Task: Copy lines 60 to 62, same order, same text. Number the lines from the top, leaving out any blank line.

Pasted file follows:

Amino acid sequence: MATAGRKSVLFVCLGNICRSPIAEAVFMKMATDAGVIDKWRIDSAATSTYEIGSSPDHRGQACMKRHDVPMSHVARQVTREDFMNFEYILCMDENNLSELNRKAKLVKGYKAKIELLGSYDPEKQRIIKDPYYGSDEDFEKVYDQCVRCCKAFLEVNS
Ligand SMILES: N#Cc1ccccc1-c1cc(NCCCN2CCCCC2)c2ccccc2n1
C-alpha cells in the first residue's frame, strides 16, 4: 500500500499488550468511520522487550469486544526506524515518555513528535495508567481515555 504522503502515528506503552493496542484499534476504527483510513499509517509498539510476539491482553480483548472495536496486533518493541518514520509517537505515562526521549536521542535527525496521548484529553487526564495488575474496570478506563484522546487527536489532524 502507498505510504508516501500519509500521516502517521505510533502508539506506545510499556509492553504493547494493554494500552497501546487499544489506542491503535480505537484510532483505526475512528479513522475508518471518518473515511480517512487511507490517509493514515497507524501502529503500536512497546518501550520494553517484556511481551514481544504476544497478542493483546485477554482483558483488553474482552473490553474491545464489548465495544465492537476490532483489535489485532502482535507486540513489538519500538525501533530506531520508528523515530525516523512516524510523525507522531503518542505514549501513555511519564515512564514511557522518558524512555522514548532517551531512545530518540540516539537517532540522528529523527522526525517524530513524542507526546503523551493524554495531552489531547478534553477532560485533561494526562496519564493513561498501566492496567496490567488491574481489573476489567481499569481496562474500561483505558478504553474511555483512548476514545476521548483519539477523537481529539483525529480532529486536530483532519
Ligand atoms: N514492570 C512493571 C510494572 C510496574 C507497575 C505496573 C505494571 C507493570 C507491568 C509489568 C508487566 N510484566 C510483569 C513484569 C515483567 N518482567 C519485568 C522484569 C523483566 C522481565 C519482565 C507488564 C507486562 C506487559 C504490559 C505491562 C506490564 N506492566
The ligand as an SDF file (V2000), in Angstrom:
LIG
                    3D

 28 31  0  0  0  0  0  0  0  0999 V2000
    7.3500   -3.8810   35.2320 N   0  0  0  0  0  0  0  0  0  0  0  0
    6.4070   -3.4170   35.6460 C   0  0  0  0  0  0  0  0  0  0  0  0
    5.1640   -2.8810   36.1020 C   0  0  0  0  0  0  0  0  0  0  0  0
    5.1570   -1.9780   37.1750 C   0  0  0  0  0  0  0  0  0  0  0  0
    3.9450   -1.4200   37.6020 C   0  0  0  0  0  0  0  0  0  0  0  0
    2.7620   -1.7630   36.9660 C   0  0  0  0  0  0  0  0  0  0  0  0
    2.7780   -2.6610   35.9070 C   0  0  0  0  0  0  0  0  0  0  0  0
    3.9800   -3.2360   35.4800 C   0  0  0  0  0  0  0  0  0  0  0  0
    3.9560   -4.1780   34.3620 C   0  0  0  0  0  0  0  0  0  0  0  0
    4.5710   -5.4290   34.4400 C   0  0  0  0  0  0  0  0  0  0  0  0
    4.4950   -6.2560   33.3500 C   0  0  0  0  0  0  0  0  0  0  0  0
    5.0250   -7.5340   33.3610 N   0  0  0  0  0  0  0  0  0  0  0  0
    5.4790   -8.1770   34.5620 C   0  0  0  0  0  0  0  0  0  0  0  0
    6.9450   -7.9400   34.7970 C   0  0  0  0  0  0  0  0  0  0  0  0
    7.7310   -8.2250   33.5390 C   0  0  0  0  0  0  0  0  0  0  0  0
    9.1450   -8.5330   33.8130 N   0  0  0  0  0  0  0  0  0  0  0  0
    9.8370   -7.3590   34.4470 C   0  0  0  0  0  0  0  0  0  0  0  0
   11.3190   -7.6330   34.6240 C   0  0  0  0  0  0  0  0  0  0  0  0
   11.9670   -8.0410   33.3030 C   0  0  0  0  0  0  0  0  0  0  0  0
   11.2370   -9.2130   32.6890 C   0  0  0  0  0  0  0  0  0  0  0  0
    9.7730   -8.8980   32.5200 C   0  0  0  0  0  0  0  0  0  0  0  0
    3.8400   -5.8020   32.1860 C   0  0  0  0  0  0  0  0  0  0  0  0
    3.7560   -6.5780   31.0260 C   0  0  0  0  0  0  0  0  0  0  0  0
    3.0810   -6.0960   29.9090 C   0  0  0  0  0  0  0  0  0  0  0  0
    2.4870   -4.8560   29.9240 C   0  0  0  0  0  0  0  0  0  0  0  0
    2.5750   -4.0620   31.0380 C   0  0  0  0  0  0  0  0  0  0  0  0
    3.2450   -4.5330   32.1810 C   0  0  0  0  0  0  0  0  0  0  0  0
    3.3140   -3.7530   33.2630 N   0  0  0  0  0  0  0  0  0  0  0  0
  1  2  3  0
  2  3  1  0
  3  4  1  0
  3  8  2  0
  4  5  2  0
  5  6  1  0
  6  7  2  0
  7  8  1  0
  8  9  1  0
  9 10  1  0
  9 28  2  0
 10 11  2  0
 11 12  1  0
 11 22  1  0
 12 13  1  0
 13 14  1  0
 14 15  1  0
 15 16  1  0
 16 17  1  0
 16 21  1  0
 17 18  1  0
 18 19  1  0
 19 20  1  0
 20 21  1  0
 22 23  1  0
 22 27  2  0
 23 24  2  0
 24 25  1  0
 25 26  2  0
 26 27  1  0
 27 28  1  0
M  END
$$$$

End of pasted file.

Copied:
 20 21  1  0
 22 23  1  0
 22 27  2  0